The Church at Laodicea was not burdened with debt, but it was burdened with WEALTH.6
The trouble with the Church of Laodicea was that its "Gold" was not of the right kind, and so it was counseled to buy of the Lord "gold tried in the fire." What kind of gold is that? It is gold that has no taint upon it. Gold that is not cankered, or secured by fraud, or the withholding of a just wage. What a description we have of these Laodicean days in James 5: 1-4. But the Church of Laodicea was not only poor, though rich, it was blind. Or to put it more accurately--" Near-Sighted." They could see their worldly prosperity, but were "Short-Sighted" as to heavenly things, so the Lord counseled them to anoint their eyes with "Eye-Salve." Their merchants dealt in ointments and herbs of a high degree of healing virtue, but they possessed no salve that would restore impaired Spiritual Vision, only the Unction of the Holy One could do that.7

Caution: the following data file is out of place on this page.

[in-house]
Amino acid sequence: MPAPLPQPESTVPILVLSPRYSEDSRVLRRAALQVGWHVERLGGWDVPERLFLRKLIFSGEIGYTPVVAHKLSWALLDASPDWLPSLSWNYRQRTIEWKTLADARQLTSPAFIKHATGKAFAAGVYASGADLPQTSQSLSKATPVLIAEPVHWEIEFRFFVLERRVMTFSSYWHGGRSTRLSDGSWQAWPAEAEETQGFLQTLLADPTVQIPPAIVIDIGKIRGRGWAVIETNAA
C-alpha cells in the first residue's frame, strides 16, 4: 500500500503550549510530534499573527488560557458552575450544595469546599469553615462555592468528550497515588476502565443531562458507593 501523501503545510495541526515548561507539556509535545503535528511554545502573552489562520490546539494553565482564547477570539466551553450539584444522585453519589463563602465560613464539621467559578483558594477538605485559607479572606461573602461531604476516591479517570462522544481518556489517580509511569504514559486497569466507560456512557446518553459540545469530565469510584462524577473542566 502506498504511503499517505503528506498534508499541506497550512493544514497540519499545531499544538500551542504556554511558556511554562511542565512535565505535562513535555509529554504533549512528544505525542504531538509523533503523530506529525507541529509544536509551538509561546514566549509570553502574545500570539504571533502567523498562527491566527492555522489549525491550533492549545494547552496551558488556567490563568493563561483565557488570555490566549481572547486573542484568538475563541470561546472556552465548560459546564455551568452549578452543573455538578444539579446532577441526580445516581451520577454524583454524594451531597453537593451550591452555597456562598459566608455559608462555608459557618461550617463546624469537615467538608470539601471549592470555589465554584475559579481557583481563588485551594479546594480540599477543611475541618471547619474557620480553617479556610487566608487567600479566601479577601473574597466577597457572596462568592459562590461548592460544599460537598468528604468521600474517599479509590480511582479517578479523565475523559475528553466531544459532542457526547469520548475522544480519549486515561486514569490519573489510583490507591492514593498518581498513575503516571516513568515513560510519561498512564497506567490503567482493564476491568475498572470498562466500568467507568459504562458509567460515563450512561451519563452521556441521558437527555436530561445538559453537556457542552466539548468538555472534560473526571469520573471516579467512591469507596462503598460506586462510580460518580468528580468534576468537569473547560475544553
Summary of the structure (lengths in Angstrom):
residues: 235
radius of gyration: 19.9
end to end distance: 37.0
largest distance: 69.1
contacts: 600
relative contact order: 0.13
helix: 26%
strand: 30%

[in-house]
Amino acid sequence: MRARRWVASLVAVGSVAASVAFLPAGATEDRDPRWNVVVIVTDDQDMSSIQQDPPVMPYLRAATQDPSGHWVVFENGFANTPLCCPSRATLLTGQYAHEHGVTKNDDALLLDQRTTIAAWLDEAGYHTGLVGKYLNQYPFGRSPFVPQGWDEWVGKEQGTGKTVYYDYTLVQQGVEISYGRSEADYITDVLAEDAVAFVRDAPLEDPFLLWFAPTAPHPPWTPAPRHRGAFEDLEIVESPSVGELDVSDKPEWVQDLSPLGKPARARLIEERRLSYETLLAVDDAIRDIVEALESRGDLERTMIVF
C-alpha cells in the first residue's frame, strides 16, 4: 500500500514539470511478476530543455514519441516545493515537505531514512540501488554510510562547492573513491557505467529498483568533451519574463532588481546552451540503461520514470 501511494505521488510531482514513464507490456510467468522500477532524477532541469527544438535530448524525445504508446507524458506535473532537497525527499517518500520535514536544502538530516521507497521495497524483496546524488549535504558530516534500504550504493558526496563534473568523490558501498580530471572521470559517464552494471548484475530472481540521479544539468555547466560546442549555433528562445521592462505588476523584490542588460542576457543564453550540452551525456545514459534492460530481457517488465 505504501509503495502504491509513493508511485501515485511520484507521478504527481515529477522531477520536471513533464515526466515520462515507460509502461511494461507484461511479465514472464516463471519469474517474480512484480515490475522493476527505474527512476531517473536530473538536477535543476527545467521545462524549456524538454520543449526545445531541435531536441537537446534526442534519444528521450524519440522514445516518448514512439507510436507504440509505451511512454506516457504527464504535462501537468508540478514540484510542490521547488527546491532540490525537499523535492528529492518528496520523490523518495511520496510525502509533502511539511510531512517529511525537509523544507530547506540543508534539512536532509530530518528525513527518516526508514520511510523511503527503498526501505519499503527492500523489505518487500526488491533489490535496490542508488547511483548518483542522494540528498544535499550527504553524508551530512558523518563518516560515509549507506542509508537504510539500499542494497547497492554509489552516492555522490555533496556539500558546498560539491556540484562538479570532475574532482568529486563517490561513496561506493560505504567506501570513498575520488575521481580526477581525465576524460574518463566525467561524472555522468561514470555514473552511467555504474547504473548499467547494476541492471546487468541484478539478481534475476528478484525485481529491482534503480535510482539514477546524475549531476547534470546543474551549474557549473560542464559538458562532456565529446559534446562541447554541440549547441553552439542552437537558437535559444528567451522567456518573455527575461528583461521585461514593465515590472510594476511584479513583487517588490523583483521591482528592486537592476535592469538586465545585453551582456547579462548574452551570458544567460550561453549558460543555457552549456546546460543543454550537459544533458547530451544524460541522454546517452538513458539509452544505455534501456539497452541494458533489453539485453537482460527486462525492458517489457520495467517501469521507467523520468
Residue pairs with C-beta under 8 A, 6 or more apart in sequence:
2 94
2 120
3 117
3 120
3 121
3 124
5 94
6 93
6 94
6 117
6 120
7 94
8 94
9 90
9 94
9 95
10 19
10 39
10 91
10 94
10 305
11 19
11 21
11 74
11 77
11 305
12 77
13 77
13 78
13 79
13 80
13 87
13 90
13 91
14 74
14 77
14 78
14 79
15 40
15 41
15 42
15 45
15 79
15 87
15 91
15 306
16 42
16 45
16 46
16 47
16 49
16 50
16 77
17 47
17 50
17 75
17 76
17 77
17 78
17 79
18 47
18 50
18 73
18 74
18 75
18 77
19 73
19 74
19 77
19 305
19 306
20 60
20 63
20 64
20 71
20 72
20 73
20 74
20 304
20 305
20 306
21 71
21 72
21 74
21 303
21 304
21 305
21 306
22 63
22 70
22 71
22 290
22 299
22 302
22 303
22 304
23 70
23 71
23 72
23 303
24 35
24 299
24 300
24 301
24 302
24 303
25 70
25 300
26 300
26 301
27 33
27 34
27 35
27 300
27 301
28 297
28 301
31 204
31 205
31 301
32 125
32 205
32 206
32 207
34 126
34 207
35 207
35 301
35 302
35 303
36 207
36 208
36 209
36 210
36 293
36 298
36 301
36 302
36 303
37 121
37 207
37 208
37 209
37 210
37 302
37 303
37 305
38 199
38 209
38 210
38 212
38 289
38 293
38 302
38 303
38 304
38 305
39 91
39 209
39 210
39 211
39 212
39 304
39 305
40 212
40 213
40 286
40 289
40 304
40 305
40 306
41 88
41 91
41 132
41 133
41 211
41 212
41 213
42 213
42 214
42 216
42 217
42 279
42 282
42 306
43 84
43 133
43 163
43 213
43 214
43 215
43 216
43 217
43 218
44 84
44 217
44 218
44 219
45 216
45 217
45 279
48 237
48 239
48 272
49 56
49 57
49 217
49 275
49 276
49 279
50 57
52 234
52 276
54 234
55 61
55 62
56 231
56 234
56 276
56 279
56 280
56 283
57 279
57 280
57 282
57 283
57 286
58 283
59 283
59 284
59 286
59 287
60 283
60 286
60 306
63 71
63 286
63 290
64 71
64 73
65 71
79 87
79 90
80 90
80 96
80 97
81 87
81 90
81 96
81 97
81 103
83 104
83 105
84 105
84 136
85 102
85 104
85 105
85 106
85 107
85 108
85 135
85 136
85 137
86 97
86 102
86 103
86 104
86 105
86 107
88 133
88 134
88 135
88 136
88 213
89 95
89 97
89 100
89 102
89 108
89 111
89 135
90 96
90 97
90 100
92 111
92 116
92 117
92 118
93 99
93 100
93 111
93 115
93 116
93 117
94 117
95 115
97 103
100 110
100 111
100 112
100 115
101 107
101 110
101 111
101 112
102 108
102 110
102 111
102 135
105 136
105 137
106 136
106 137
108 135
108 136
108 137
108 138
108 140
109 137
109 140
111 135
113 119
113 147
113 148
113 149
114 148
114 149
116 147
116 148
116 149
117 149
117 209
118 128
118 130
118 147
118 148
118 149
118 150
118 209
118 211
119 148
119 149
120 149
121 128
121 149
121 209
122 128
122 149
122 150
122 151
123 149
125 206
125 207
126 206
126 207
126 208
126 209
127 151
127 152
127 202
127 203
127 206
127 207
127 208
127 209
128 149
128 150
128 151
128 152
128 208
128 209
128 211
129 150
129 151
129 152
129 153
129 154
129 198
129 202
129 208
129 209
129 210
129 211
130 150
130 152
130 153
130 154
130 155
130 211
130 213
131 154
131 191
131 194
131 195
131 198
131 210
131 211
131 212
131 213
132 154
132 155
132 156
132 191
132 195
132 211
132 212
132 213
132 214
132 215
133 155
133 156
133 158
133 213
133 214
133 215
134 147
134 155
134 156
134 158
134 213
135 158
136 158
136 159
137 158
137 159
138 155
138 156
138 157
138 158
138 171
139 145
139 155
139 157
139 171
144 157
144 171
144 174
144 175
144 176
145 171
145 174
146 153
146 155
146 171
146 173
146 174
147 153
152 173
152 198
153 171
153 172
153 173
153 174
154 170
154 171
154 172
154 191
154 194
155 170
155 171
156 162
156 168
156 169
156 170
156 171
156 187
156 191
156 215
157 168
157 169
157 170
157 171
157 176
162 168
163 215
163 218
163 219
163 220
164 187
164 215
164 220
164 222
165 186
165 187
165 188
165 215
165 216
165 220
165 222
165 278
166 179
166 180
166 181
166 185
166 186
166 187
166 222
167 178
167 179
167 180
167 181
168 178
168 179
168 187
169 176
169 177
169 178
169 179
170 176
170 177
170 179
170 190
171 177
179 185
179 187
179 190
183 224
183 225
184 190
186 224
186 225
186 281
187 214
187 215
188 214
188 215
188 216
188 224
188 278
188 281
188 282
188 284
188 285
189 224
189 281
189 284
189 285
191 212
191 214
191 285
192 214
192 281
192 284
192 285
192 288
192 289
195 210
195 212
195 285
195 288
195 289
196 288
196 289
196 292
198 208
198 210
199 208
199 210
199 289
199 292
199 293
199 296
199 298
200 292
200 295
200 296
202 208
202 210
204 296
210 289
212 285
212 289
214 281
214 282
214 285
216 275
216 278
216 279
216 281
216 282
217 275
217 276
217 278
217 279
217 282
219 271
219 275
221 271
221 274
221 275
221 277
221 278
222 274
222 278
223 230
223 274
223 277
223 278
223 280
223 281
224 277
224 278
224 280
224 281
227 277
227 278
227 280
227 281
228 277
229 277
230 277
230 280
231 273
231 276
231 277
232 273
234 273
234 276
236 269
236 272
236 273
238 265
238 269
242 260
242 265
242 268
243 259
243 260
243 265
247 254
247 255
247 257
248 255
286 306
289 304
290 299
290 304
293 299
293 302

Then a most startling revelation was made to the Church of Laodicea, Christ said--
"Behold, I Stand at the Door and Knock."
These words are generally quoted as an appeal to sinners, but they are not, they are addressed to a Church, and to a Church in whose midst Christ had once stood, but now found Himself excluded and standing outside knocking for admittance. This is the most startling thing recorded in the New Testament, that it is possible for a church to be outwardly prosperous and yet have no Christ in its midst, and be unconscious of the fact. This is a description of a Christless Church. Oh, the EXCLUDED CHRIST.